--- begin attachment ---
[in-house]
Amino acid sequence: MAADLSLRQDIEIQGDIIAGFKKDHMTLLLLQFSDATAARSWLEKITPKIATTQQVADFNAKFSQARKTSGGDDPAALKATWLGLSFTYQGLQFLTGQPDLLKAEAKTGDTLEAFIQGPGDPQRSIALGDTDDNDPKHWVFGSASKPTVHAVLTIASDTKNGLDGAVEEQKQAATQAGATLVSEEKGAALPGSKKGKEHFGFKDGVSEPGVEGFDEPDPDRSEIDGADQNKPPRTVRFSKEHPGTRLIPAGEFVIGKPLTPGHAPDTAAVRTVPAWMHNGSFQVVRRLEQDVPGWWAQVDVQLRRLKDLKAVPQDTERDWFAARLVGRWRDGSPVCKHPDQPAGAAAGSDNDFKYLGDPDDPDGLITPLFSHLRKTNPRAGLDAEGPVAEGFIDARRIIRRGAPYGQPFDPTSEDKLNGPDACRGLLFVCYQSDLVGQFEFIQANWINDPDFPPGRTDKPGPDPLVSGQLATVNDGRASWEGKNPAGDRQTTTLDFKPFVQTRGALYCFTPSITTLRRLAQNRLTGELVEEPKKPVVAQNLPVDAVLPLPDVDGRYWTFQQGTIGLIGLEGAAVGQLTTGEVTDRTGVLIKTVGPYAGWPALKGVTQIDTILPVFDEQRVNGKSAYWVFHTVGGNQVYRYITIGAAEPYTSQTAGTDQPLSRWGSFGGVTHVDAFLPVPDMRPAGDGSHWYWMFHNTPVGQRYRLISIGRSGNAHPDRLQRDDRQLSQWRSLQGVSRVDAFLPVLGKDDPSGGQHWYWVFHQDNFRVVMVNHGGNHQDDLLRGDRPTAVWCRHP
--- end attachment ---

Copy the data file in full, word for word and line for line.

[in-house]
Amino acid sequence: MAADLSLRQDIEIQGDIIAGFKKDHMTLLLLQFSDATAARSWLEKITPKIATTQQVADFNAKFSQARKTSGGDDPAALKATWLGLSFTYQGLQFLTGQPDLLKAEAKTGDTLEAFIQGPGDPQRSIALGDTDDNDPKHWVFGSASKPTVHAVLTIASDTKNGLDGAVEEQKQAATQAGATLVSEEKGAALPGSKKGKEHFGFKDGVSEPGVEGFDEPDPDRSEIDGADQNKPPRTVRFSKEHPGTRLIPAGEFVIGKPLTPGHAPDTAAVRTVPAWMHNGSFQVVRRLEQDVPGWWAQVDVQLRRLKDLKAVPQDTERDWFAARLVGRWRDGSPVCKHPDQPAGAAAGSDNDFKYLGDPDDPDGLITPLFSHLRKTNPRAGLDAEGPVAEGFIDARRIIRRGAPYGQPFDPTSEDKLNGPDACRGLLFVCYQSDLVGQFEFIQANWINDPDFPPGRTDKPGPDPLVSGQLATVNDGRASWEGKNPAGDRQTTTLDFKPFVQTRGALYCFTPSITTLRRLAQNRLTGELVEEPKKPVVAQNLPVDAVLPLPDVDGRYWTFQQGTIGLIGLEGAAVGQLTTGEVTDRTGVLIKTVGPYAGWPALKGVTQIDTILPVFDEQRVNGKSAYWVFHTVGGNQVYRYITIGAAEPYTSQTAGTDQPLSRWGSFGGVTHVDAFLPVPDMRPAGDGSHWYWMFHNTPVGQRYRLISIGRSGNAHPDRLQRDDRQLSQWRSLQGVSRVDAFLPVLGKDDPSGGQHWYWVFHQDNFRVVMVNHGGNHQDDLLRGDRPTAVWCRHP